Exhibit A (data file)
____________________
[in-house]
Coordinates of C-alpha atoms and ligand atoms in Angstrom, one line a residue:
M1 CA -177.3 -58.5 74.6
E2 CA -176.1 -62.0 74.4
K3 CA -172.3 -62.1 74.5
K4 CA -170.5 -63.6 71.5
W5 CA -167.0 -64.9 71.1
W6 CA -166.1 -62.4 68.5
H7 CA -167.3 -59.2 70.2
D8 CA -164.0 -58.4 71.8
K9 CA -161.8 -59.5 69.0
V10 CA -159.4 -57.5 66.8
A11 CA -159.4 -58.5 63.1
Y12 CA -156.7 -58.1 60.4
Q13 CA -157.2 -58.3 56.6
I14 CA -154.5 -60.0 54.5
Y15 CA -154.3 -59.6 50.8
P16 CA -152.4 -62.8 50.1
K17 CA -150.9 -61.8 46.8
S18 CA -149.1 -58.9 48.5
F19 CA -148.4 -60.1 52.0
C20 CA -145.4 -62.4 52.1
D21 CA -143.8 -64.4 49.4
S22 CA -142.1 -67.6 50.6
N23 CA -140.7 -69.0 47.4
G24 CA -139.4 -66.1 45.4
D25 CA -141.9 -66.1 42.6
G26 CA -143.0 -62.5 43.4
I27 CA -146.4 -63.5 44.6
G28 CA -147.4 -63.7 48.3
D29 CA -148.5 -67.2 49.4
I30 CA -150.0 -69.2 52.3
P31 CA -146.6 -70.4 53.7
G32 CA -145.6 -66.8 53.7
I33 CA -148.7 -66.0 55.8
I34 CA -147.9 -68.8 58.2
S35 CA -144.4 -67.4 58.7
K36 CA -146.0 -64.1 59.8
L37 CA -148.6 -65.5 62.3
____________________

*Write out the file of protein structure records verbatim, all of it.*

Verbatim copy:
[in-house]
Coordinates of C-alpha atoms and ligand atoms in Angstrom, one line a residue:
M1 CA -177.3 -58.5 74.6
E2 CA -176.1 -62.0 74.4
K3 CA -172.3 -62.1 74.5
K4 CA -170.5 -63.6 71.5
W5 CA -167.0 -64.9 71.1
W6 CA -166.1 -62.4 68.5
H7 CA -167.3 -59.2 70.2
D8 CA -164.0 -58.4 71.8
K9 CA -161.8 -59.5 69.0
V10 CA -159.4 -57.5 66.8
A11 CA -159.4 -58.5 63.1
Y12 CA -156.7 -58.1 60.4
Q13 CA -157.2 -58.3 56.6
I14 CA -154.5 -60.0 54.5
Y15 CA -154.3 -59.6 50.8
P16 CA -152.4 -62.8 50.1
K17 CA -150.9 -61.8 46.8
S18 CA -149.1 -58.9 48.5
F19 CA -148.4 -60.1 52.0
C20 CA -145.4 -62.4 52.1
D21 CA -143.8 -64.4 49.4
S22 CA -142.1 -67.6 50.6
N23 CA -140.7 -69.0 47.4
G24 CA -139.4 -66.1 45.4
D25 CA -141.9 -66.1 42.6
G26 CA -143.0 -62.5 43.4
I27 CA -146.4 -63.5 44.6
G28 CA -147.4 -63.7 48.3
D29 CA -148.5 -67.2 49.4
I30 CA -150.0 -69.2 52.3
P31 CA -146.6 -70.4 53.7
G32 CA -145.6 -66.8 53.7
I33 CA -148.7 -66.0 55.8
I34 CA -147.9 -68.8 58.2
S35 CA -144.4 -67.4 58.7
K36 CA -146.0 -64.1 59.8
L37 CA -148.6 -65.5 62.3